At the moment Pentax offers two weather sealed lenses to go with the K10 - the DA*16-50 f2.8and the DA*50-135 f2.8. There's supposed to be a DA*300 released (maybe soon? No release date set in stone as far as I know). I happen to have the K10 and took it out hiking last winter while it was snowing. I was using an older lens (not sealed) and sort-of kept the area where the lens meets the camera under my jacket when I wasn't shooting,while the back of the camera with the LCD was exposed to the snow most of the time. The camera is still working without problems.

The problem with your three choices is that they are all fairly heavy. As far as the cameras themselves, it looks like the K10 is slightly lighter than the 40D, while the D200 is the heaviest of the three. The two weather sealed lenses that Pentax offersare fast zooms and are also fairly heavy and expensive. I have no trouble day-hiking in the mountains with the K10 and the DA*50-135, but doubt I'd want tobackpack with it (but then, that's not the only lens I would want to take, and I'm a small female so you might not have as many limitations as I have).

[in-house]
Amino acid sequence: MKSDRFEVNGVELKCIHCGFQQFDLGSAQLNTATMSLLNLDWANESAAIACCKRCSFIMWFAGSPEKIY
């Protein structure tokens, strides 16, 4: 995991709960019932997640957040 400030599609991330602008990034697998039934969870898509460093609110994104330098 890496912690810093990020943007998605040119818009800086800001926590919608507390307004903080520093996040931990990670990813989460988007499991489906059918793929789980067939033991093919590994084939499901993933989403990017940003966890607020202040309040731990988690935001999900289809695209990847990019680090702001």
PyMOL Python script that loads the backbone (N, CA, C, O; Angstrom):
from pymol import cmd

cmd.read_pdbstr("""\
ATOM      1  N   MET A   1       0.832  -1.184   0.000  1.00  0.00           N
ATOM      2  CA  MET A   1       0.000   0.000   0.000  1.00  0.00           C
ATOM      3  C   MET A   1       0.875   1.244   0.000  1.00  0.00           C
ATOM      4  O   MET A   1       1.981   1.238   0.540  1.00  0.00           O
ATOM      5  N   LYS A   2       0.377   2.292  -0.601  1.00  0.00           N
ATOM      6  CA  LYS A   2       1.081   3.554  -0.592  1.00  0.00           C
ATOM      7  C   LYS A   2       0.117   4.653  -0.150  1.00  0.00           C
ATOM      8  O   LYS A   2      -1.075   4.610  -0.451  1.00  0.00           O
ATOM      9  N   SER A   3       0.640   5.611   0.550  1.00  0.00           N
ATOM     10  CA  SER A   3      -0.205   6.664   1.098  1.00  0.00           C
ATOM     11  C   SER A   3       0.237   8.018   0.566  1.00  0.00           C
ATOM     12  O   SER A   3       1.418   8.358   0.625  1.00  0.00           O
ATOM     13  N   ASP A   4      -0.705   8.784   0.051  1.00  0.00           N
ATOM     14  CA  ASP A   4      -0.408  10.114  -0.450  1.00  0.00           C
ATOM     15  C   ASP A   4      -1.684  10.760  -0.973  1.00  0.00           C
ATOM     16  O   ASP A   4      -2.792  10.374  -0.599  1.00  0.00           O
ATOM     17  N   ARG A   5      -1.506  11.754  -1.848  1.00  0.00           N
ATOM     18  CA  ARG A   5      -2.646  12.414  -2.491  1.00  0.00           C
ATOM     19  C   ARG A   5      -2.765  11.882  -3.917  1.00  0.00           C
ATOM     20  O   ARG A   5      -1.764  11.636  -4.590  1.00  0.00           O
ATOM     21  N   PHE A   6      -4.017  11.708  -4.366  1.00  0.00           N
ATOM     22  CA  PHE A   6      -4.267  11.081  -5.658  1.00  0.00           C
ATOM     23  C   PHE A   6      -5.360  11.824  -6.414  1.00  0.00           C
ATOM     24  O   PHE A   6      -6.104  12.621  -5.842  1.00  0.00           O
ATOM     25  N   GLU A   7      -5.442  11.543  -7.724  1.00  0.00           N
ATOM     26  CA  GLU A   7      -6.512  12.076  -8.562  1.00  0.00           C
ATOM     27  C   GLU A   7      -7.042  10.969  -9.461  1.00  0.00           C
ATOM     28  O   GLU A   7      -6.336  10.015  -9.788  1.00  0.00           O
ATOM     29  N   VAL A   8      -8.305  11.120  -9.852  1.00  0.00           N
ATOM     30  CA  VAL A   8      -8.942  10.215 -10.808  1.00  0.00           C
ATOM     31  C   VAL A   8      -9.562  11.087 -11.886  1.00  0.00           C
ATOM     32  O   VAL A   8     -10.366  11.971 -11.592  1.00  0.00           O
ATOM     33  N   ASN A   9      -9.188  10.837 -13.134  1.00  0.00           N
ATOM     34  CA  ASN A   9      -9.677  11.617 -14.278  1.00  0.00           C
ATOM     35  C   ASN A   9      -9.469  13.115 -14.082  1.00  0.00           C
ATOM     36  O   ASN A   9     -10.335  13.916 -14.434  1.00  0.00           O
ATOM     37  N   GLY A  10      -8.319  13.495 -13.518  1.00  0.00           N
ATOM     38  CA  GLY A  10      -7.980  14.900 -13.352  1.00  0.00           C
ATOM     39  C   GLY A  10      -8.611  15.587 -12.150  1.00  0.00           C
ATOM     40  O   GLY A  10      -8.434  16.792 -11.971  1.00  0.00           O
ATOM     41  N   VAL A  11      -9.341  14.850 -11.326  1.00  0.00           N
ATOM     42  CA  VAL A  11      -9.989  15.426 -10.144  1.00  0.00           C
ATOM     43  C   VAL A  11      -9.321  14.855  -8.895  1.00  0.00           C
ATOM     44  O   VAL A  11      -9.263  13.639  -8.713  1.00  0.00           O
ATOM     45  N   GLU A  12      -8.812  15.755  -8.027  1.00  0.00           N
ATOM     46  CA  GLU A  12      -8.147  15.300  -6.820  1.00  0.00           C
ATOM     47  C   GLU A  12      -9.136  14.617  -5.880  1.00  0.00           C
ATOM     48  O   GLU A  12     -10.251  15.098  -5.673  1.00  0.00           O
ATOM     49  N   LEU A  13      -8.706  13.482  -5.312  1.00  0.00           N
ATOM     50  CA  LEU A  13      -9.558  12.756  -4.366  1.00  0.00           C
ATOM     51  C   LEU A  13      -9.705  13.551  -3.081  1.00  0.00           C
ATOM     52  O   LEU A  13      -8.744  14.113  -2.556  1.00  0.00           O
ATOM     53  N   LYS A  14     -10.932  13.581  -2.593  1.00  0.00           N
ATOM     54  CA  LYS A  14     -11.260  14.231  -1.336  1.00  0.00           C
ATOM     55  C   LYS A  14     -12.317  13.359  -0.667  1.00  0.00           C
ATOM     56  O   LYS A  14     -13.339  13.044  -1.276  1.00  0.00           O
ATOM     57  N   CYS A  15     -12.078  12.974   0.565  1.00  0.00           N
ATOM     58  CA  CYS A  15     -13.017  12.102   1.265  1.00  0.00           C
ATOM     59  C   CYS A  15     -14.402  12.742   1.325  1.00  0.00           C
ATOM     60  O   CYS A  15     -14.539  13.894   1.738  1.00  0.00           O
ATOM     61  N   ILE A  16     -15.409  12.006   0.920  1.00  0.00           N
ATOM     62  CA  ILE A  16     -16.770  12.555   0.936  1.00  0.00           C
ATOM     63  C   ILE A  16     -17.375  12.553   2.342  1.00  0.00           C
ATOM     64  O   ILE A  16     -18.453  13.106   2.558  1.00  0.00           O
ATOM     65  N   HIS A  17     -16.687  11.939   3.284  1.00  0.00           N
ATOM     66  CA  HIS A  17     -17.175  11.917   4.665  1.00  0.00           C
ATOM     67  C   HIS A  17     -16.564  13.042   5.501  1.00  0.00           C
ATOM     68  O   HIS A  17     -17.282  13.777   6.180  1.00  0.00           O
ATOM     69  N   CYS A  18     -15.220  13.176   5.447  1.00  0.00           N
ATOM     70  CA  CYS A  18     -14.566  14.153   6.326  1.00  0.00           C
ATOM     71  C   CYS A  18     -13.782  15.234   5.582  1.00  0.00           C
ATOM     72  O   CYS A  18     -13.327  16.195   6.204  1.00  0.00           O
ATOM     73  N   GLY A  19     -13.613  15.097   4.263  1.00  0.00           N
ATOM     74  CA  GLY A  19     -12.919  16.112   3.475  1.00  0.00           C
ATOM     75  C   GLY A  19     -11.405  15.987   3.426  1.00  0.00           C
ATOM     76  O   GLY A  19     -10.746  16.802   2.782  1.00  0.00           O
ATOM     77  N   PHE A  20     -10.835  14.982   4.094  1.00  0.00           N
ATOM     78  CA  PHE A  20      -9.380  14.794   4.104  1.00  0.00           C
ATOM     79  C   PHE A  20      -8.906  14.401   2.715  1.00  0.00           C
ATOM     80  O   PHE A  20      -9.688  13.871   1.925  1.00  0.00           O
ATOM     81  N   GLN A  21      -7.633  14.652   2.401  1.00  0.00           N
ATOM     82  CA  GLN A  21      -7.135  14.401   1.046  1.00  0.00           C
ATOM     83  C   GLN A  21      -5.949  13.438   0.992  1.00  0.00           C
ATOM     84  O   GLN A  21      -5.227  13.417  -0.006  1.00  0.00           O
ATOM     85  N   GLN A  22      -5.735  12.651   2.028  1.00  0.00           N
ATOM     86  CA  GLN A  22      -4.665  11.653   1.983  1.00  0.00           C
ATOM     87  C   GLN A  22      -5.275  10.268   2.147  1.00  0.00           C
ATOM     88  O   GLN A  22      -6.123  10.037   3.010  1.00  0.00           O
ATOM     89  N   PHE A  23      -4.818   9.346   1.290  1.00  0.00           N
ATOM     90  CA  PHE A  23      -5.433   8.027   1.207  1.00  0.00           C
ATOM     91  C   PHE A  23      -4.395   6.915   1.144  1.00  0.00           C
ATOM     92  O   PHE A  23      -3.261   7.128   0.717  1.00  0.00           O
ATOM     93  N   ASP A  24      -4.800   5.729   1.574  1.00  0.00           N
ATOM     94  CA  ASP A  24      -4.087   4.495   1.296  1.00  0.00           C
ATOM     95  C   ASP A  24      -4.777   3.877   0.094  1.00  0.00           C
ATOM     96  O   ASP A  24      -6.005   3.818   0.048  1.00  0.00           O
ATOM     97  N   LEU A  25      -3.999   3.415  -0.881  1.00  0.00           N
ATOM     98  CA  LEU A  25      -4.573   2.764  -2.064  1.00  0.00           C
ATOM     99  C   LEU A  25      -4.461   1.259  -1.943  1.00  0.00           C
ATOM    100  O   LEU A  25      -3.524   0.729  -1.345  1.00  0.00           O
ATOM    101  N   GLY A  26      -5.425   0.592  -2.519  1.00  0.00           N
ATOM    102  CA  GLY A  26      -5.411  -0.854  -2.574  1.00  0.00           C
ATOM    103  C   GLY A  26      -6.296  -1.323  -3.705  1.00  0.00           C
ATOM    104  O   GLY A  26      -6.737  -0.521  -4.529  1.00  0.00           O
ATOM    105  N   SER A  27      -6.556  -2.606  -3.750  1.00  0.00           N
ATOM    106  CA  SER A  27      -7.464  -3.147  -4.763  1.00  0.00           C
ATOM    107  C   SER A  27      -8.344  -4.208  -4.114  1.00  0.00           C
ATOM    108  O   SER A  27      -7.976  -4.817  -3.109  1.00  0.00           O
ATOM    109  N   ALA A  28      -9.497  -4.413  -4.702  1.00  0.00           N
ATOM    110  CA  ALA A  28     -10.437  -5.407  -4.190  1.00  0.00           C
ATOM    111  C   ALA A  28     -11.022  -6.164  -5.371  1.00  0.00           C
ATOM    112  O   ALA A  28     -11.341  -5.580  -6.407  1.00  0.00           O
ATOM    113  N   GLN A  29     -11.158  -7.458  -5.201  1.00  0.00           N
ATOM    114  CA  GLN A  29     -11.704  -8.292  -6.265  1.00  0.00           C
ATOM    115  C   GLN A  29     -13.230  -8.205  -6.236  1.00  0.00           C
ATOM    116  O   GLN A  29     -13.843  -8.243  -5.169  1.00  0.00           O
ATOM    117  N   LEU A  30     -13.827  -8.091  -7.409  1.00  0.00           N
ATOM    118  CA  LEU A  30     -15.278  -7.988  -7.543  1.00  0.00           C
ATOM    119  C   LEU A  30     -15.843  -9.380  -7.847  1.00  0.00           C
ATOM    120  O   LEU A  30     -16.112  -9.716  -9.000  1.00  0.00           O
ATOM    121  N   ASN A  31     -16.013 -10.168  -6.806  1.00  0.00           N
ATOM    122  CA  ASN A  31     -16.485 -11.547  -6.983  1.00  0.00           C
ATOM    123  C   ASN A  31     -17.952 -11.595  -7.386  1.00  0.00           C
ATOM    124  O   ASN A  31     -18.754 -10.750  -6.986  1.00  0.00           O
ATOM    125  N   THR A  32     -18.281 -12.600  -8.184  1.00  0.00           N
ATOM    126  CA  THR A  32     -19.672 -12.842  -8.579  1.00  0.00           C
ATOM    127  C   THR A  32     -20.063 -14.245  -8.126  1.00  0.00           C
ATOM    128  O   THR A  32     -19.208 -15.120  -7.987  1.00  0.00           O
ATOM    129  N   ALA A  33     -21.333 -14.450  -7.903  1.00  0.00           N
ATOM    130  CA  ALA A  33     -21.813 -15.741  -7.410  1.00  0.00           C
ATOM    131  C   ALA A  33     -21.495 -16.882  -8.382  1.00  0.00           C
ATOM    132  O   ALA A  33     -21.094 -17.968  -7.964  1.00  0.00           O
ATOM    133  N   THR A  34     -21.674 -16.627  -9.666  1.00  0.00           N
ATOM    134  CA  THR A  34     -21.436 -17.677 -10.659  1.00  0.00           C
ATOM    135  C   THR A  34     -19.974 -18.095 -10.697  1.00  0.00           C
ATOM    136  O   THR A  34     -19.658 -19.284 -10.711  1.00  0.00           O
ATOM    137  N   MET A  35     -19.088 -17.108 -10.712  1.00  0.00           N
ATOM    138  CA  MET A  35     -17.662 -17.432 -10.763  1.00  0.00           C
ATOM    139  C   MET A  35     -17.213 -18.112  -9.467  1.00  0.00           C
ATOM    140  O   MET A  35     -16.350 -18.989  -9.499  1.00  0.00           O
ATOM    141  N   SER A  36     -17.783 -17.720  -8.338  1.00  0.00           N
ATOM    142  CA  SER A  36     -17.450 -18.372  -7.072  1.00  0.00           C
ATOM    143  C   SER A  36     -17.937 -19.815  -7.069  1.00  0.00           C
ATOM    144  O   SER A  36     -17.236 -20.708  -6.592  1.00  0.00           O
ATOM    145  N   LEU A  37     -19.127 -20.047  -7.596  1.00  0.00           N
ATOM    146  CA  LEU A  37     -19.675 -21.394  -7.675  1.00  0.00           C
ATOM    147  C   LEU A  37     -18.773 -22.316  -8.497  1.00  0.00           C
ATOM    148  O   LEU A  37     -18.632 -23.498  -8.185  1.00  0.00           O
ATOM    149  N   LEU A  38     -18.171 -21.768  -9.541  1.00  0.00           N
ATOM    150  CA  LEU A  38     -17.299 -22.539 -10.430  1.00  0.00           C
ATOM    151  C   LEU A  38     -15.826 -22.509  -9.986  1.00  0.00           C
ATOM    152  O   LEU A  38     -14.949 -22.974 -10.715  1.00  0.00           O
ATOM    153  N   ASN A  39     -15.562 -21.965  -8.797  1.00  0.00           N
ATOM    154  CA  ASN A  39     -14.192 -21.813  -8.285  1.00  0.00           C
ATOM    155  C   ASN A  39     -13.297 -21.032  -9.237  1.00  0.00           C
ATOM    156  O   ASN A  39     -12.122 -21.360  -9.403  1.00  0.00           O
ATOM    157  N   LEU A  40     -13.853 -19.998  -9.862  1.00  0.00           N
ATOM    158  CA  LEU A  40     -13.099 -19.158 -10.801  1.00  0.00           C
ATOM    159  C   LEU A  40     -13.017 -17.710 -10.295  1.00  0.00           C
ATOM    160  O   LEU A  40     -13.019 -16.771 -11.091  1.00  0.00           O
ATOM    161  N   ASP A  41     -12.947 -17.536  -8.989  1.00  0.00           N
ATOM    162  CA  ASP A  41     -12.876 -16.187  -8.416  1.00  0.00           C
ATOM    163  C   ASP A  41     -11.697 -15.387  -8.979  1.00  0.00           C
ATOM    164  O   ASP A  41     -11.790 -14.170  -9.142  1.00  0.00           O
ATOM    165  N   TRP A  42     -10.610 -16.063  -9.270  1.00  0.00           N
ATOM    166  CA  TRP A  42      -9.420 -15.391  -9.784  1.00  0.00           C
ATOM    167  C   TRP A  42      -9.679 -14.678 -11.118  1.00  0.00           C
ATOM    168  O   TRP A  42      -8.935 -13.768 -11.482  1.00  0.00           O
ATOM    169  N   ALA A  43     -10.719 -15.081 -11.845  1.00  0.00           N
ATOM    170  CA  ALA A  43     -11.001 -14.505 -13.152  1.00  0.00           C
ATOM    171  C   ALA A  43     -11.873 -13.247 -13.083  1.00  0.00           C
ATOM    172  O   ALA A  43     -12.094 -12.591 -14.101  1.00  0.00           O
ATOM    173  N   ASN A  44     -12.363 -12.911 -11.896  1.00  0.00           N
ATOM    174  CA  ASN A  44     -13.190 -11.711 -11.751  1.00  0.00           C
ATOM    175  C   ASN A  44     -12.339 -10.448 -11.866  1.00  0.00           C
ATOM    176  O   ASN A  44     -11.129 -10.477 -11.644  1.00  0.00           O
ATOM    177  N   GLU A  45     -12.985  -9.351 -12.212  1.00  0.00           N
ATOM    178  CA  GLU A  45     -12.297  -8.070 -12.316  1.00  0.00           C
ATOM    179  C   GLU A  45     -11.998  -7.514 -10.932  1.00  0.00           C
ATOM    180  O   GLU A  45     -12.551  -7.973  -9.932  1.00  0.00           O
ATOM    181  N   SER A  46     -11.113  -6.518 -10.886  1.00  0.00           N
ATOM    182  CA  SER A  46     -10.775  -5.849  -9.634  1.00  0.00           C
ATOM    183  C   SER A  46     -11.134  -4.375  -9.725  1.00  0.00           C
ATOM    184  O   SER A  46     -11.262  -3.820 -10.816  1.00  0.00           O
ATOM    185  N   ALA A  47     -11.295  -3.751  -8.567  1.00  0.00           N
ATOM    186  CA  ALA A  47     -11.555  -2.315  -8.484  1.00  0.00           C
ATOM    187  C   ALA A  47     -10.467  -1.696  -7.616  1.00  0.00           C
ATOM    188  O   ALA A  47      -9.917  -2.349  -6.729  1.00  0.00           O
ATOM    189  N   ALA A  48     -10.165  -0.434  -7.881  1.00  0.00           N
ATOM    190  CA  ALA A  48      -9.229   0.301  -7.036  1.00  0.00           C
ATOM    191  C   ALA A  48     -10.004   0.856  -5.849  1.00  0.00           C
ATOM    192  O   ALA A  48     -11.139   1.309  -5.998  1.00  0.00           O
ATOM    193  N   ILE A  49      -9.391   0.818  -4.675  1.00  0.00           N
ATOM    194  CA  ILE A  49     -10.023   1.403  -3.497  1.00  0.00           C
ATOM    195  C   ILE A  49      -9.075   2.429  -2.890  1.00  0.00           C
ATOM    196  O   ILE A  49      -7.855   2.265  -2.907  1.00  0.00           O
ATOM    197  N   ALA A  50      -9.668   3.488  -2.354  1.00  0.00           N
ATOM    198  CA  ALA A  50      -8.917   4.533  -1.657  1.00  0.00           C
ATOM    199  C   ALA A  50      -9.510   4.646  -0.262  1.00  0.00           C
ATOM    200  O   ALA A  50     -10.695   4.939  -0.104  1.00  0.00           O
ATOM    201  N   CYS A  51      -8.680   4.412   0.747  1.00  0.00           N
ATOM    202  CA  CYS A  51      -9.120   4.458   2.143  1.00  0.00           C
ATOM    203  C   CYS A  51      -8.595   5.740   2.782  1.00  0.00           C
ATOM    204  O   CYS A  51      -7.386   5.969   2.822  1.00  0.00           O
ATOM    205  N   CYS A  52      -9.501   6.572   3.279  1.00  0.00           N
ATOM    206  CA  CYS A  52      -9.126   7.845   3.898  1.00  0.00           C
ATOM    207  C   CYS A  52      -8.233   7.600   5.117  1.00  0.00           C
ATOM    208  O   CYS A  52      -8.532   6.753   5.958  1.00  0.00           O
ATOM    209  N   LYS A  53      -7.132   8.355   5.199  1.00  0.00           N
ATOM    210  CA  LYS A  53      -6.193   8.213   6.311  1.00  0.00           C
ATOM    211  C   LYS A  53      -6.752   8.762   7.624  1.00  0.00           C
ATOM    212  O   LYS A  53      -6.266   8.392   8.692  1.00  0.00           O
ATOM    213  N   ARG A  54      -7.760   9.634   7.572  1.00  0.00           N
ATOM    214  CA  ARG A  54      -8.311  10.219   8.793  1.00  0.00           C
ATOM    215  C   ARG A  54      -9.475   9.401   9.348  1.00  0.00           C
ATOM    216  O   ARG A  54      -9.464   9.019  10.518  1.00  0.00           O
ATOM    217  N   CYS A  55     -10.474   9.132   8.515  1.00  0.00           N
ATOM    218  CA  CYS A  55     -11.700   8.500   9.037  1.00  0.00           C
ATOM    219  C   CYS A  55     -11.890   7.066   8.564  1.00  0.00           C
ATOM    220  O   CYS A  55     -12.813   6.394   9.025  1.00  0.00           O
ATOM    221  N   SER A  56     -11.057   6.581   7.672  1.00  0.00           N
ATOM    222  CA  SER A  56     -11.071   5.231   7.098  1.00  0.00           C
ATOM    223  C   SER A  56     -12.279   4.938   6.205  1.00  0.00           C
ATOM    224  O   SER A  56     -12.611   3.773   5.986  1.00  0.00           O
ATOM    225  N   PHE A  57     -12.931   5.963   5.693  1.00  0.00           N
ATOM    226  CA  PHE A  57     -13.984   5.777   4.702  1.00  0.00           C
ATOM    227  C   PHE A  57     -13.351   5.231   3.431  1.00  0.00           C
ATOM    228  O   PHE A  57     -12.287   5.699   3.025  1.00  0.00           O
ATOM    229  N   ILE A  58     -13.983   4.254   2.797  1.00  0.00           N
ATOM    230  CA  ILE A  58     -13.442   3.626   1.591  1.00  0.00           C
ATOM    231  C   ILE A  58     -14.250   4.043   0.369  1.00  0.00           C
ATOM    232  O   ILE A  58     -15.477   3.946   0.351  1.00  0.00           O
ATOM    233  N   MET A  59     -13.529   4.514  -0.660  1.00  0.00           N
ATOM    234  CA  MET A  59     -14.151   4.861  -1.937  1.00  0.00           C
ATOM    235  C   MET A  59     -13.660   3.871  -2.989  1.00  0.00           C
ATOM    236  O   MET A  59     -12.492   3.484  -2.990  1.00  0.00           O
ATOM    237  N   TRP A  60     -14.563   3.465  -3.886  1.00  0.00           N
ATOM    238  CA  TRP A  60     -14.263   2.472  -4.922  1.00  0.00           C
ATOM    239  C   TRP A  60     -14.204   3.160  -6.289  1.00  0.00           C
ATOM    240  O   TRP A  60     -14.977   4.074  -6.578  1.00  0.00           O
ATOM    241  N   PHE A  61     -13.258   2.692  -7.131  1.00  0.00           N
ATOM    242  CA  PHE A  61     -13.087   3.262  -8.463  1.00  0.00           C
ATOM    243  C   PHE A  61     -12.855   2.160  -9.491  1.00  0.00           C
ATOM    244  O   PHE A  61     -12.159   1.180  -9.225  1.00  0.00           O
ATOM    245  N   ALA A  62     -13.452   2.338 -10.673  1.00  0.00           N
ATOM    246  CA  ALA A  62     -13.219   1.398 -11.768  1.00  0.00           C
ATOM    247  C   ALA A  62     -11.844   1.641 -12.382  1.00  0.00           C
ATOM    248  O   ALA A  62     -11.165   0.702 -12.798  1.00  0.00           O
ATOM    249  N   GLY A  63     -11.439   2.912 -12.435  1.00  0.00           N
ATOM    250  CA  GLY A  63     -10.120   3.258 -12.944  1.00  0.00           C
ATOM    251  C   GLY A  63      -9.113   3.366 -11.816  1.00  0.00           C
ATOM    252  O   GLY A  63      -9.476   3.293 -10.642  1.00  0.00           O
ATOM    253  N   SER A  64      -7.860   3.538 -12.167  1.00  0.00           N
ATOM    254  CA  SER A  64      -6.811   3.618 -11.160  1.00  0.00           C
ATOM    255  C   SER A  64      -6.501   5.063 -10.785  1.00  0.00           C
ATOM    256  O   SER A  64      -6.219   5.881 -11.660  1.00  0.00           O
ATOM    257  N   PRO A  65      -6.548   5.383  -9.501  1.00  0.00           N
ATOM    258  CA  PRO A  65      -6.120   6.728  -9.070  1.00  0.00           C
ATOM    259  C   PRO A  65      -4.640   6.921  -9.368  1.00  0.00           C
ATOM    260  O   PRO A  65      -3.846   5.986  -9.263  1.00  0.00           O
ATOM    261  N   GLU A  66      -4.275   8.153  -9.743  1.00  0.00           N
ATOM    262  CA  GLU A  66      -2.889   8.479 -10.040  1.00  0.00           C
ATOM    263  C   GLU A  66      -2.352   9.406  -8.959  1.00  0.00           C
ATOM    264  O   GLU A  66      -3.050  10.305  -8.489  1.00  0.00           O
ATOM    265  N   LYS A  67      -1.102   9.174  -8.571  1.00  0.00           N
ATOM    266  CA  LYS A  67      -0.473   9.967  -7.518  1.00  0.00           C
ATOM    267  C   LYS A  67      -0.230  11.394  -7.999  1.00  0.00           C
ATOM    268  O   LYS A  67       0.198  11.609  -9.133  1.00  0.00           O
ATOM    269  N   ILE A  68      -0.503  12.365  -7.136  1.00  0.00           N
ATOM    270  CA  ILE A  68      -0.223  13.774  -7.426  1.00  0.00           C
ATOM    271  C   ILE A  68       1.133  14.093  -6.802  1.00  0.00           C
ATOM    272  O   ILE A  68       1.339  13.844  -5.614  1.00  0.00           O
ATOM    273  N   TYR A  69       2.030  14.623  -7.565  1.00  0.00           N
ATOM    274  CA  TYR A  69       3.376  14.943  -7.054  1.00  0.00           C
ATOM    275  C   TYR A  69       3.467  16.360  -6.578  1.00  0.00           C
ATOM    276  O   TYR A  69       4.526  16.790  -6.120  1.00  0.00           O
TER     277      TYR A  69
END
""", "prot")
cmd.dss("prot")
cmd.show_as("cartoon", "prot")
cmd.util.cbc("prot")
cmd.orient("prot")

mtngal is offline   Reply With Quote
Old Nov 18, 2007, 7:34 PM   #5
Junior Member
 
Skytoproberts's Avatar
 
Join Date: Nov 2007
Posts: 6
Default

hmm... you bring up good points... ugh um so now im stumped lol
Skytoproberts is offline   Reply With Quote
Old Nov 18, 2007, 9:22 PM   #6
Senior Member
 
TCav's Avatar
 
Join Date: Sep 2005
Location: Washington, DC, Metro Area, Maryland
Posts: 13,572
Default

Ok, let me guess. You thought this would be easy, right? :-)
TCav is offline   Reply With Quote
Old Nov 18, 2007, 9:24 PM   #7
Junior Member
 
Skytoproberts's Avatar
 
Join Date: Nov 2007
Posts: 6
Default

lol na I knew i was asking for a headache.
Skytoproberts is offline   Reply With Quote
Old Nov 18, 2007, 11:58 PM   #8
Senior Member
 
Alan T's Avatar